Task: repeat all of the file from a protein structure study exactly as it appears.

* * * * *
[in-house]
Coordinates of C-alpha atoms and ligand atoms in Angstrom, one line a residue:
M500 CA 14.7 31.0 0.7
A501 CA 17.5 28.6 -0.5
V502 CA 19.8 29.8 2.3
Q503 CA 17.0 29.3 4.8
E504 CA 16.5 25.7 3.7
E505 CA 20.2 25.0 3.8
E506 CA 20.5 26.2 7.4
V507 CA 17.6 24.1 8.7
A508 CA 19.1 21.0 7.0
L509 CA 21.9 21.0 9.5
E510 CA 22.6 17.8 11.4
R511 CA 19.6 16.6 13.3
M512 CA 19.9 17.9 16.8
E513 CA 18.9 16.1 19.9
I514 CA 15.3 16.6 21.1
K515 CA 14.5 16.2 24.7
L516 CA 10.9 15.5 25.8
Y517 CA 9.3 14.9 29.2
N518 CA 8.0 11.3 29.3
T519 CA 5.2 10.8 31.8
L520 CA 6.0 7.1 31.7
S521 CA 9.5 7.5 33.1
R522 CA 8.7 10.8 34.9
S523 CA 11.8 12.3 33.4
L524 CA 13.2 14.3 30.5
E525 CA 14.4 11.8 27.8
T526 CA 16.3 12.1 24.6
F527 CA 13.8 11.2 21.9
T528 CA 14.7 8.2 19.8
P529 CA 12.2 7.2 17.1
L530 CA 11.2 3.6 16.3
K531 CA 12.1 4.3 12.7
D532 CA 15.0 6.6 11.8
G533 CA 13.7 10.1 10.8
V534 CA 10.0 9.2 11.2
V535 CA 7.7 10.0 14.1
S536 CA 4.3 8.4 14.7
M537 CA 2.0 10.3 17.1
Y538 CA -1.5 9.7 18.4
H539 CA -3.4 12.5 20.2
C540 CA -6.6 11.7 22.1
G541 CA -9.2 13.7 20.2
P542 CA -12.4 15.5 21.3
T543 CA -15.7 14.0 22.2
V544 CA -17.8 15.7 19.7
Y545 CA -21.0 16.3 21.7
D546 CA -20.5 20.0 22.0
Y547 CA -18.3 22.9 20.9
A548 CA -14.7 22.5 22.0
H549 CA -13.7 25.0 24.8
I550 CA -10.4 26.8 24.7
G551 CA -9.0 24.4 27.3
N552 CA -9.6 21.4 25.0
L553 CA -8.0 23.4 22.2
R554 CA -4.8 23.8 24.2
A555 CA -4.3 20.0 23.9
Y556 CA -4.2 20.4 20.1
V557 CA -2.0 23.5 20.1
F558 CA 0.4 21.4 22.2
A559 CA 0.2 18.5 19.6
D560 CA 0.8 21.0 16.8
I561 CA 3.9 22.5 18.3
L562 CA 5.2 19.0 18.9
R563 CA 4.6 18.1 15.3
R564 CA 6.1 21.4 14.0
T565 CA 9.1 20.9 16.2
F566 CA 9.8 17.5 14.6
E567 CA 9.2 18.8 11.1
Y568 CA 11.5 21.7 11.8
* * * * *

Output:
[in-house]
Coordinates of C-alpha atoms and ligand atoms in Angstrom, one line a residue:
M500 CA 14.7 31.0 0.7
A501 CA 17.5 28.6 -0.5
V502 CA 19.8 29.8 2.3
Q503 CA 17.0 29.3 4.8
E504 CA 16.5 25.7 3.7
E505 CA 20.2 25.0 3.8
E506 CA 20.5 26.2 7.4
V507 CA 17.6 24.1 8.7
A508 CA 19.1 21.0 7.0
L509 CA 21.9 21.0 9.5
E510 CA 22.6 17.8 11.4
R511 CA 19.6 16.6 13.3
M512 CA 19.9 17.9 16.8
E513 CA 18.9 16.1 19.9
I514 CA 15.3 16.6 21.1
K515 CA 14.5 16.2 24.7
L516 CA 10.9 15.5 25.8
Y517 CA 9.3 14.9 29.2
N518 CA 8.0 11.3 29.3
T519 CA 5.2 10.8 31.8
L520 CA 6.0 7.1 31.7
S521 CA 9.5 7.5 33.1
R522 CA 8.7 10.8 34.9
S523 CA 11.8 12.3 33.4
L524 CA 13.2 14.3 30.5
E525 CA 14.4 11.8 27.8
T526 CA 16.3 12.1 24.6
F527 CA 13.8 11.2 21.9
T528 CA 14.7 8.2 19.8
P529 CA 12.2 7.2 17.1
L530 CA 11.2 3.6 16.3
K531 CA 12.1 4.3 12.7
D532 CA 15.0 6.6 11.8
G533 CA 13.7 10.1 10.8
V534 CA 10.0 9.2 11.2
V535 CA 7.7 10.0 14.1
S536 CA 4.3 8.4 14.7
M537 CA 2.0 10.3 17.1
Y538 CA -1.5 9.7 18.4
H539 CA -3.4 12.5 20.2
C540 CA -6.6 11.7 22.1
G541 CA -9.2 13.7 20.2
P542 CA -12.4 15.5 21.3
T543 CA -15.7 14.0 22.2
V544 CA -17.8 15.7 19.7
Y545 CA -21.0 16.3 21.7
D546 CA -20.5 20.0 22.0
Y547 CA -18.3 22.9 20.9
A548 CA -14.7 22.5 22.0
H549 CA -13.7 25.0 24.8
I550 CA -10.4 26.8 24.7
G551 CA -9.0 24.4 27.3
N552 CA -9.6 21.4 25.0
L553 CA -8.0 23.4 22.2
R554 CA -4.8 23.8 24.2
A555 CA -4.3 20.0 23.9
Y556 CA -4.2 20.4 20.1
V557 CA -2.0 23.5 20.1
F558 CA 0.4 21.4 22.2
A559 CA 0.2 18.5 19.6
D560 CA 0.8 21.0 16.8
I561 CA 3.9 22.5 18.3
L562 CA 5.2 19.0 18.9
R563 CA 4.6 18.1 15.3
R564 CA 6.1 21.4 14.0
T565 CA 9.1 20.9 16.2
F566 CA 9.8 17.5 14.6
E567 CA 9.2 18.8 11.1
Y568 CA 11.5 21.7 11.8